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AND NOW FOR THE RESURRECTION
Roy Blount
April 12, 1971
Synchronized swimming demands twists of body and leaps of imagination. Mrs. Swan and her Cygnets hope to get a standing ovation for their Easter extravaganza
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April 12, 1971

And Now For The Resurrection

Synchronized swimming demands twists of body and leaps of imagination. Mrs. Swan and her Cygnets hope to get a standing ovation for their Easter extravaganza

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Synchronized swimmers scream at each other underwater, and they are sick and tired of hearing about Esther Williams. People don't realize these things about synchronized swimming.

In fact, a lot of people who don't know anything about synchronized swimming, and even some who do, feel that the sport could stand an injection of something. A man who ran into synchronized swimming in college one evening right after biology lab says that it inspired in him a great ambition. He had what amounted to a vision: some night when the lights went out for a climactic floating-torches-in-the-darkness number he would slip down to the side of the university pool and spike it so heavily with Gentian Violet, a dye used to stain slides in biology labs, that when the lights came back on, the girls would resurface purple.

But that would be gilding the lily. To be sure, such an idea may have occurred to some synchronized swimming team in earnest, and who knows that it won't be tried this weekend in the AAU indoor nationals. A sport that has seen, in recent years, the Shamrock Hilton Corkettes perform The Highest—a Religious Pilgrimage and the Newark Nereids in Thieves of Alli Baba—not to mention Sydonia Fisher and Linda Howerton of the Hayward (Calif.) Recreation Flying Fins in Roumania, Roumania—Soul of the People—is accustomed to bold effects. But traditionalists in the sport would frown on purple girls, and with reason. Anyone who has really looked into what is referred to as "the synchro picture"—certainly anyone who has become acquainted with Mrs. Margaret Swan and the San Antonio (Texas) Cygnets—knows that synchronized swimming has color enough already.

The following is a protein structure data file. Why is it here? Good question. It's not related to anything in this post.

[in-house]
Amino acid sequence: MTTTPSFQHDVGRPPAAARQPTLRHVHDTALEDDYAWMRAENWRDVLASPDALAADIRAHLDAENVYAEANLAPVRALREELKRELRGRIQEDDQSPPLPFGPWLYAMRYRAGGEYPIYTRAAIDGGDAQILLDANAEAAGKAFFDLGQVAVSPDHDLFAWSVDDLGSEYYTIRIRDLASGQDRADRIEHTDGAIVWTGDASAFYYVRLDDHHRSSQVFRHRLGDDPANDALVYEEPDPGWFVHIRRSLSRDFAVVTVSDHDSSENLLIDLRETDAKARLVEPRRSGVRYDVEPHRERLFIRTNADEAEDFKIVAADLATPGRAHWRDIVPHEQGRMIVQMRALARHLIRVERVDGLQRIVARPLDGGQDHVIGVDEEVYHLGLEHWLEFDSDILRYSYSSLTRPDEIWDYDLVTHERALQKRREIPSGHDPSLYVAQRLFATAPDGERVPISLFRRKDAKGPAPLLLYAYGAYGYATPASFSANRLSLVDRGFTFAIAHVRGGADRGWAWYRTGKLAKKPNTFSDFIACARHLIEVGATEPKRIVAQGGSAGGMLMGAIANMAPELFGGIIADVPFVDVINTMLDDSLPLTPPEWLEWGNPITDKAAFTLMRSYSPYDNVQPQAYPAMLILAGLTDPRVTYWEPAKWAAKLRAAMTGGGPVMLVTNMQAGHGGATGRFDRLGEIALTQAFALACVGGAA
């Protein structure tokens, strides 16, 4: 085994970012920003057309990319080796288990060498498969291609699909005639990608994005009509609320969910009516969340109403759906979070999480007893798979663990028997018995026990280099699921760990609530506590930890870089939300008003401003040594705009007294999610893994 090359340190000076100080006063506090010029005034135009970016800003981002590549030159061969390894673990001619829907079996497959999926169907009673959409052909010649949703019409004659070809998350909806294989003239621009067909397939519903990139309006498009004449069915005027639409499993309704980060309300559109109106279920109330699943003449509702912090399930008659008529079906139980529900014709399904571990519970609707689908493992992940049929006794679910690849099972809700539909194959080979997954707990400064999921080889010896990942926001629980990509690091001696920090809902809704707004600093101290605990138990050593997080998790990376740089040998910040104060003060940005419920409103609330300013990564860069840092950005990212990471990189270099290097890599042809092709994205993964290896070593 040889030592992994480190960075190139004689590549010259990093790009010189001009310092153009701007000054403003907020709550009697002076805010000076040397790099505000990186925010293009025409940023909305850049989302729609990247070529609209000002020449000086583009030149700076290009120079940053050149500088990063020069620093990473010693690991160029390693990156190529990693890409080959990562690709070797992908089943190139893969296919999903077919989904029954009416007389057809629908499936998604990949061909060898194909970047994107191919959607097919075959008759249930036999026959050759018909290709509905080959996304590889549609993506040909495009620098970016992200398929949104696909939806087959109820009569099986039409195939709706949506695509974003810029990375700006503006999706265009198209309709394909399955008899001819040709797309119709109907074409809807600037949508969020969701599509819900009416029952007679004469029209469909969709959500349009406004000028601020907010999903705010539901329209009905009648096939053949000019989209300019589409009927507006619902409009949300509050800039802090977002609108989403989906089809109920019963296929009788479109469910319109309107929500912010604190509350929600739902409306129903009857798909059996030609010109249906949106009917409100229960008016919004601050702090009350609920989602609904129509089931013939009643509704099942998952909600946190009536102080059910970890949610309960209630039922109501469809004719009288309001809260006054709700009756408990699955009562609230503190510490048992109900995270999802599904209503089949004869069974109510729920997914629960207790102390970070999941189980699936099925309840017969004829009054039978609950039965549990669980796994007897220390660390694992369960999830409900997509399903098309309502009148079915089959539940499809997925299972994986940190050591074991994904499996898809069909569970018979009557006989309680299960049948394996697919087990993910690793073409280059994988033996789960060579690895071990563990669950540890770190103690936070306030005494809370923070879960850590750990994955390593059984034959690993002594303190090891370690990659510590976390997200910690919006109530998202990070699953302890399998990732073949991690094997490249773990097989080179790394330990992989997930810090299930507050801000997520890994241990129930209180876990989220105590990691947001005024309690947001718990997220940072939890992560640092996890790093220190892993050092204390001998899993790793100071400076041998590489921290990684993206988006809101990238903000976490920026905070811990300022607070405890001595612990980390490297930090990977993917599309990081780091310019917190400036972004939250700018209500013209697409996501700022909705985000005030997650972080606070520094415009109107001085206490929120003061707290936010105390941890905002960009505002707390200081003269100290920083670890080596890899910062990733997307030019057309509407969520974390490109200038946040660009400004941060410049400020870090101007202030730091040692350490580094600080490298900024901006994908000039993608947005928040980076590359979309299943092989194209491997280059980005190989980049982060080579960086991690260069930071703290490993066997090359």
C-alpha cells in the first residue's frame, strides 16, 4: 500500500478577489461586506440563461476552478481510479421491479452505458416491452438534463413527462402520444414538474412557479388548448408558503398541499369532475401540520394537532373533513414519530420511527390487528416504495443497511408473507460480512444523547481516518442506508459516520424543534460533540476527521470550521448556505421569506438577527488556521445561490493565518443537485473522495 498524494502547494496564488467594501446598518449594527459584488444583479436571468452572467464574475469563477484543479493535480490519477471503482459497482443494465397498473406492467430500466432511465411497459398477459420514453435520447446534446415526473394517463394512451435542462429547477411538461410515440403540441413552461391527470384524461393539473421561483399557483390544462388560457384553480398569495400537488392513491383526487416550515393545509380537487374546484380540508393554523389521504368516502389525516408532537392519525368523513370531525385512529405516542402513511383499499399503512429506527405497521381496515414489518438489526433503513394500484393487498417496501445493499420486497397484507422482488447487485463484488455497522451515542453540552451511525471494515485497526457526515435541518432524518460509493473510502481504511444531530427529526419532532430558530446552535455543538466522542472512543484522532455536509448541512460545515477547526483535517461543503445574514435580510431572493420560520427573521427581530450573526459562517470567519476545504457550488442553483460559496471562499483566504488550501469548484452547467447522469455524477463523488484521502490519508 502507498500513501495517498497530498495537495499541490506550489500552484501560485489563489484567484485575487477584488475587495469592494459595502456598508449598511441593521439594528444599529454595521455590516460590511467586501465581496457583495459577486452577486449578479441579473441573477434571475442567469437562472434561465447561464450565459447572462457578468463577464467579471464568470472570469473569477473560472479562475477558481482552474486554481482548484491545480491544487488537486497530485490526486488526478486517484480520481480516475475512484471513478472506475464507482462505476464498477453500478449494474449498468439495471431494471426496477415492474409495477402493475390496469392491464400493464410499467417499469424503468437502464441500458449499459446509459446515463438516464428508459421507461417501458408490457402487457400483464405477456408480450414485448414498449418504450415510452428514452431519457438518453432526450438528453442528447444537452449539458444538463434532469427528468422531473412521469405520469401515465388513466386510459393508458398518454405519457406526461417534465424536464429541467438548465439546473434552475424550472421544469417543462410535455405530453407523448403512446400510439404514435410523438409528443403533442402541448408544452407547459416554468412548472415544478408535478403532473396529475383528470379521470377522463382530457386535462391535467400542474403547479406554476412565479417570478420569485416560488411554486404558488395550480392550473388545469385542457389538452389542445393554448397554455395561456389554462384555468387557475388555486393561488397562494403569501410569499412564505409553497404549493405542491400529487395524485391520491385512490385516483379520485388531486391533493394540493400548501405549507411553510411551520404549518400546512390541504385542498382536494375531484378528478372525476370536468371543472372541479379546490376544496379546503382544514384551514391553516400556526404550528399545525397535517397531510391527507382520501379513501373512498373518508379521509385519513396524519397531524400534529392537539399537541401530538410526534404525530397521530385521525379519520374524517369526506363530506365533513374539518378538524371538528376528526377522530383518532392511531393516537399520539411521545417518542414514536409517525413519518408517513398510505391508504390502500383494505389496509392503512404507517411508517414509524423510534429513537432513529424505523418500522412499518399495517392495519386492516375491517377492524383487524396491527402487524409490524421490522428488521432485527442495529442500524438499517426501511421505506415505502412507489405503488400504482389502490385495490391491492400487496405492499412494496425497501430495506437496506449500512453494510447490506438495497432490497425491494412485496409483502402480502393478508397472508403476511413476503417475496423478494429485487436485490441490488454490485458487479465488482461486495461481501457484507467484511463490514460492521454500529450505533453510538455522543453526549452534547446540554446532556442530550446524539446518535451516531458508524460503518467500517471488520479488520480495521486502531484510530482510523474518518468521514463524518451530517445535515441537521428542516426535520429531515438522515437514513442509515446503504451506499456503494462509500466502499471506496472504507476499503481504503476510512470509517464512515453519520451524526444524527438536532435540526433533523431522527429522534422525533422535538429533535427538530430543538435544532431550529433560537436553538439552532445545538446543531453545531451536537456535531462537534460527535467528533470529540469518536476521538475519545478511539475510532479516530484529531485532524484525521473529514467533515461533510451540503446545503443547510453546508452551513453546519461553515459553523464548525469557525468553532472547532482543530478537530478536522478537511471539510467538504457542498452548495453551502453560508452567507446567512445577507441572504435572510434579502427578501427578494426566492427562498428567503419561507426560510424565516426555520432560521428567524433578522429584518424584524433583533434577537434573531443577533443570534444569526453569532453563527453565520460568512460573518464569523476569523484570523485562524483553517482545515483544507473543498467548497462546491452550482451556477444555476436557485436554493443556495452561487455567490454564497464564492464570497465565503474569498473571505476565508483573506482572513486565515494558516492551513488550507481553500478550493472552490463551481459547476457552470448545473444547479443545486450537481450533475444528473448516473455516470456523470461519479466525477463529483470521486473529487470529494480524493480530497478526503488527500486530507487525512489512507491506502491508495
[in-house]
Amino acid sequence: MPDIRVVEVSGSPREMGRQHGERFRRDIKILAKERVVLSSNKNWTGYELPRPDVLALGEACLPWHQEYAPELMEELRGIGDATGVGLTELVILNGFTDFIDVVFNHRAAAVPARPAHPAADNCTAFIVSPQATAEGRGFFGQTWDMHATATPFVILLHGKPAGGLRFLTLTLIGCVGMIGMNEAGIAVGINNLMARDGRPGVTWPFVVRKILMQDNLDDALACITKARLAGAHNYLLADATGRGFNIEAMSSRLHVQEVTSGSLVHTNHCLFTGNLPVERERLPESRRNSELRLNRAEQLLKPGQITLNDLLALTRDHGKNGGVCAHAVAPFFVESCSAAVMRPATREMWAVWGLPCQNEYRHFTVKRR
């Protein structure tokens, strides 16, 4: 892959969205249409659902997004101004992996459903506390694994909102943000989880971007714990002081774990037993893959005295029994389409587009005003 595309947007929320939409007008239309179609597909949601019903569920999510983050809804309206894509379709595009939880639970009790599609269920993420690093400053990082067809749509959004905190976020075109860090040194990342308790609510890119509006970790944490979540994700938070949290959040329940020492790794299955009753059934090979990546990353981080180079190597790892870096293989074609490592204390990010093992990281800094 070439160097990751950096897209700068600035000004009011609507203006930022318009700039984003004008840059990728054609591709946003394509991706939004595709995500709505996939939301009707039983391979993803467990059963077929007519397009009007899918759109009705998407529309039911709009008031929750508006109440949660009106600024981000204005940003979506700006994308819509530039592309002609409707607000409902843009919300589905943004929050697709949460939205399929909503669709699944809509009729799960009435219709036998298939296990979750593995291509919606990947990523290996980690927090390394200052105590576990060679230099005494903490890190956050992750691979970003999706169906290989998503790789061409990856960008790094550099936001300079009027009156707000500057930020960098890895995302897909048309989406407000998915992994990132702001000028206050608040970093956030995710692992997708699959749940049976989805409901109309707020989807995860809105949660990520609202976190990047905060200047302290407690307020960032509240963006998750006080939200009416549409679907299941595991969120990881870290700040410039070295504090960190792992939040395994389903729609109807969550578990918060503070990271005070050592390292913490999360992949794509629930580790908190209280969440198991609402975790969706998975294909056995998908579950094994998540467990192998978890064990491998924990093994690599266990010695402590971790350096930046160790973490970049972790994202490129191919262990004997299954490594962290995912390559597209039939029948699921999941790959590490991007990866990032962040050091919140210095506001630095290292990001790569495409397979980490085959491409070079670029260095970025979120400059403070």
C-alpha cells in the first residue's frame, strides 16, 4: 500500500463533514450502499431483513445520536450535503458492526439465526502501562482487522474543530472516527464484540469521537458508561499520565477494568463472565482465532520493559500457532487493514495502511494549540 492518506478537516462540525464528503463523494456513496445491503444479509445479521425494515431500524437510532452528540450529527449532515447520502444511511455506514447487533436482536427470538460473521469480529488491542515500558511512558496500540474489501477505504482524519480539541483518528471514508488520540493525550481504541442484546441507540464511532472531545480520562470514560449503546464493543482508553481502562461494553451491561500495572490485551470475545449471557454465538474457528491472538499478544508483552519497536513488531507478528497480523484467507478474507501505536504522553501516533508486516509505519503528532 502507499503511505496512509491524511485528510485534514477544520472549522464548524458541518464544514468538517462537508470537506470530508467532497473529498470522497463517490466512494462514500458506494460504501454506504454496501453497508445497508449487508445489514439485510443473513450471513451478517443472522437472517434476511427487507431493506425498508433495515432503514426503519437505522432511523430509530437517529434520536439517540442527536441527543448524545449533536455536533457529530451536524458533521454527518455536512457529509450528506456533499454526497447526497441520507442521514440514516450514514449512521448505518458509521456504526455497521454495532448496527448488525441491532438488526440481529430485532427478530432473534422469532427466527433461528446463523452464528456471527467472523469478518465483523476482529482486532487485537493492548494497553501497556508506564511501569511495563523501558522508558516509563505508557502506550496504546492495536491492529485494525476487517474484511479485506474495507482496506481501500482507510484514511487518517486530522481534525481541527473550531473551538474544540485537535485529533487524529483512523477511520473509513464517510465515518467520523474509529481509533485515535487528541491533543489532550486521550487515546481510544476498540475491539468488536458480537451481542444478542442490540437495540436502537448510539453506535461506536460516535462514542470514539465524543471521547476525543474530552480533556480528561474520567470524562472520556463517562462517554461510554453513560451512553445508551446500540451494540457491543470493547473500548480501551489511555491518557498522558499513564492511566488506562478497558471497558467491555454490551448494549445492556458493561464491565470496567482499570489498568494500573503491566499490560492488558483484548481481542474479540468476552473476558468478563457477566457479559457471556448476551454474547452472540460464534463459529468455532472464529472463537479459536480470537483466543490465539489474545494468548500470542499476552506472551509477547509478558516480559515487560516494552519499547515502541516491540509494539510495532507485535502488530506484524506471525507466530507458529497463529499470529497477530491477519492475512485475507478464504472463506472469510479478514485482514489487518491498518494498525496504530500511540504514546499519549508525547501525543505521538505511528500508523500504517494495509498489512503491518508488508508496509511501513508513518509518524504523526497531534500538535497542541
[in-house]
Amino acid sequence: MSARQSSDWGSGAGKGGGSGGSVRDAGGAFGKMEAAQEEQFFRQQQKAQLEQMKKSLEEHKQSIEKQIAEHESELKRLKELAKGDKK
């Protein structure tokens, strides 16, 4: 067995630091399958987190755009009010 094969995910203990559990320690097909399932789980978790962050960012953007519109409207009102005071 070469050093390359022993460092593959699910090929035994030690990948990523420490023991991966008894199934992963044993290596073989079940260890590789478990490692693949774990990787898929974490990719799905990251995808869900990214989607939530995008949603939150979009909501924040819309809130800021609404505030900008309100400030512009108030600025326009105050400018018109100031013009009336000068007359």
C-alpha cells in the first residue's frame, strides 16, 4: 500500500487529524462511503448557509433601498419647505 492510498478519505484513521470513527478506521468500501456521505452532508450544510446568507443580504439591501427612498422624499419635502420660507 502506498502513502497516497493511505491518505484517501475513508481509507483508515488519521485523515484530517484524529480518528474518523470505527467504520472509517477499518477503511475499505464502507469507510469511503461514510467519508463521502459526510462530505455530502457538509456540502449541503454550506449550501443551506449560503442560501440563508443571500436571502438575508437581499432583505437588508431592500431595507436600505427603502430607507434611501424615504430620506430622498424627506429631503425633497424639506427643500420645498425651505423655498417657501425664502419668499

The Cygnets are 49 girls in all, ranging in age from 5 to 17. The Cygnets' A team—eight girls aged 13 to 17—is the third best in the country, behind the Santa Clara Aquamaids and the San Francisco Merionettes. Mrs. Swan, the team's coach and owner, has derived its name from her own (the Merionettes named themselves for their coach, Mrs. Marion Kane, changing a letter to work in the mermaid angle). There are other noteworthy team names: the Buffalo Swimkins, the Kansas City Sea Sprites, the Minneapolis Fairview Synkers, the Paso Robles Roblettes, the Oakland Moose (Club) Naiads, the Walnut Creek Aquanuts, the Town of Tonawanda (N.Y.) Aquettes, the (Cuyahoga Falls, Ohio) Waterworks Flippers and the Garland (Texas) Park and Recreation Department Garlettes.